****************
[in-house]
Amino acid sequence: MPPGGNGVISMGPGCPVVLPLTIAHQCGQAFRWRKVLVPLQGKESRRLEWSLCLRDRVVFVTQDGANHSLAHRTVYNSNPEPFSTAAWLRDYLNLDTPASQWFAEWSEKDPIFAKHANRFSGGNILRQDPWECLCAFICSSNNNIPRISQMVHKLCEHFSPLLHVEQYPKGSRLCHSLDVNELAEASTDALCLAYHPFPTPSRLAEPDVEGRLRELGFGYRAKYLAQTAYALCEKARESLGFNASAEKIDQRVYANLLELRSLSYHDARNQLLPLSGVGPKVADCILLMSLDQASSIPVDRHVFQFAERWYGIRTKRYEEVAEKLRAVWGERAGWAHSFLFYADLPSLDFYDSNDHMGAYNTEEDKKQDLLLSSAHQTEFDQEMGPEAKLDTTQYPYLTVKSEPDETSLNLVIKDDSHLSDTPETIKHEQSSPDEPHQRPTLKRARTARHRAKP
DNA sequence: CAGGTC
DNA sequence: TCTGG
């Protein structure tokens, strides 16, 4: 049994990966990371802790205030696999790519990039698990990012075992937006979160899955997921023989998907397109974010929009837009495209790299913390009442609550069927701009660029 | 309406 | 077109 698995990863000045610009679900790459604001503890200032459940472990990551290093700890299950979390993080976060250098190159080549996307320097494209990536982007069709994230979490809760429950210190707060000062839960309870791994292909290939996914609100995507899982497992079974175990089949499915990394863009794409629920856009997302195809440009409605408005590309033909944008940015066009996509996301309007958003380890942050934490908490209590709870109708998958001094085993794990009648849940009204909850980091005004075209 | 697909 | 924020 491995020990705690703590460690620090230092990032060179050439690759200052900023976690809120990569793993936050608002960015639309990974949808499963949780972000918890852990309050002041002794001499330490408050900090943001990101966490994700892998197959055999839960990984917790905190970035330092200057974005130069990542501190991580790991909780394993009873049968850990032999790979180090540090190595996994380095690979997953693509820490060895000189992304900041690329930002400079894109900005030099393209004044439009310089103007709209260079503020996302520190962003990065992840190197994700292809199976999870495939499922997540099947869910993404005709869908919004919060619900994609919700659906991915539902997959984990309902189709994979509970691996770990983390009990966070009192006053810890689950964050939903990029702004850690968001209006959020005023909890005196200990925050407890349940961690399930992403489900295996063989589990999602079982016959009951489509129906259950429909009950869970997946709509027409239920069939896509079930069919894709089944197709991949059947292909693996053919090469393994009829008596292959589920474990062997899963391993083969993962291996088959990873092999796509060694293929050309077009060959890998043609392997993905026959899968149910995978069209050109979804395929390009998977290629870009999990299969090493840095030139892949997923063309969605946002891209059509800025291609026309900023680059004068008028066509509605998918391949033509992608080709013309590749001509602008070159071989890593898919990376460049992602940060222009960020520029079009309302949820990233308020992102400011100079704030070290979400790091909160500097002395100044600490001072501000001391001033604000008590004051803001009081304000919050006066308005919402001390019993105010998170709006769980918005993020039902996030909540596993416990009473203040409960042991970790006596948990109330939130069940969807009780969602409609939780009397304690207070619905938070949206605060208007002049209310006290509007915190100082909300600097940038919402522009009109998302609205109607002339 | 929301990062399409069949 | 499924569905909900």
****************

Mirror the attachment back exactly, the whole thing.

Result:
[in-house]
Amino acid sequence: MPPGGNGVISMGPGCPVVLPLTIAHQCGQAFRWRKVLVPLQGKESRRLEWSLCLRDRVVFVTQDGANHSLAHRTVYNSNPEPFSTAAWLRDYLNLDTPASQWFAEWSEKDPIFAKHANRFSGGNILRQDPWECLCAFICSSNNNIPRISQMVHKLCEHFSPLLHVEQYPKGSRLCHSLDVNELAEASTDALCLAYHPFPTPSRLAEPDVEGRLRELGFGYRAKYLAQTAYALCEKARESLGFNASAEKIDQRVYANLLELRSLSYHDARNQLLPLSGVGPKVADCILLMSLDQASSIPVDRHVFQFAERWYGIRTKRYEEVAEKLRAVWGERAGWAHSFLFYADLPSLDFYDSNDHMGAYNTEEDKKQDLLLSSAHQTEFDQEMGPEAKLDTTQYPYLTVKSEPDETSLNLVIKDDSHLSDTPETIKHEQSSPDEPHQRPTLKRARTARHRAKP
DNA sequence: CAGGTC
DNA sequence: TCTGG
């Protein structure tokens, strides 16, 4: 049994990966990371802790205030696999790519990039698990990012075992937006979160899955997921023989998907397109974010929009837009495209790299913390009442609550069927701009660029 | 309406 | 077109 698995990863000045610009679900790459604001503890200032459940472990990551290093700890299950979390993080976060250098190159080549996307320097494209990536982007069709994230979490809760429950210190707060000062839960309870791994292909290939996914609100995507899982497992079974175990089949499915990394863009794409629920856009997302195809440009409605408005590309033909944008940015066009996509996301309007958003380890942050934490908490209590709870109708998958001094085993794990009648849940009204909850980091005004075209 | 697909 | 924020 491995020990705690703590460690620090230092990032060179050439690759200052900023976690809120990569793993936050608002960015639309990974949808499963949780972000918890852990309050002041002794001499330490408050900090943001990101966490994700892998197959055999839960990984917790905190970035330092200057974005130069990542501190991580790991909780394993009873049968850990032999790979180090540090190595996994380095690979997953693509820490060895000189992304900041690329930002400079894109900005030099393209004044439009310089103007709209260079503020996302520190962003990065992840190197994700292809199976999870495939499922997540099947869910993404005709869908919004919060619900994609919700659906991915539902997959984990309902189709994979509970691996770990983390009990966070009192006053810890689950964050939903990029702004850690968001209006959020005023909890005196200990925050407890349940961690399930992403489900295996063989589990999602079982016959009951489509129906259950429909009950869970997946709509027409239920069939896509079930069919894709089944197709991949059947292909693996053919090469393994009829008596292959589920474990062997899963391993083969993962291996088959990873092999796509060694293929050309077009060959890998043609392997993905026959899968149910995978069209050109979804395929390009998977290629870009999990299969090493840095030139892949997923063309969605946002891209059509800025291609026309900023680059004068008028066509509605998918391949033509992608080709013309590749001509602008070159071989890593898919990376460049992602940060222009960020520029079009309302949820990233308020992102400011100079704030070290979400790091909160500097002395100044600490001072501000001391001033604000008590004051803001009081304000919050006066308005919402001390019993105010998170709006769980918005993020039902996030909540596993416990009473203040409960042991970790006596948990109330939130069940969807009780969602409609939780009397304690207070619905938070949206605060208007002049209310006290509007915190100082909300600097940038919402522009009109998302609205109607002339 | 929301990062399409069949 | 499924569905909900």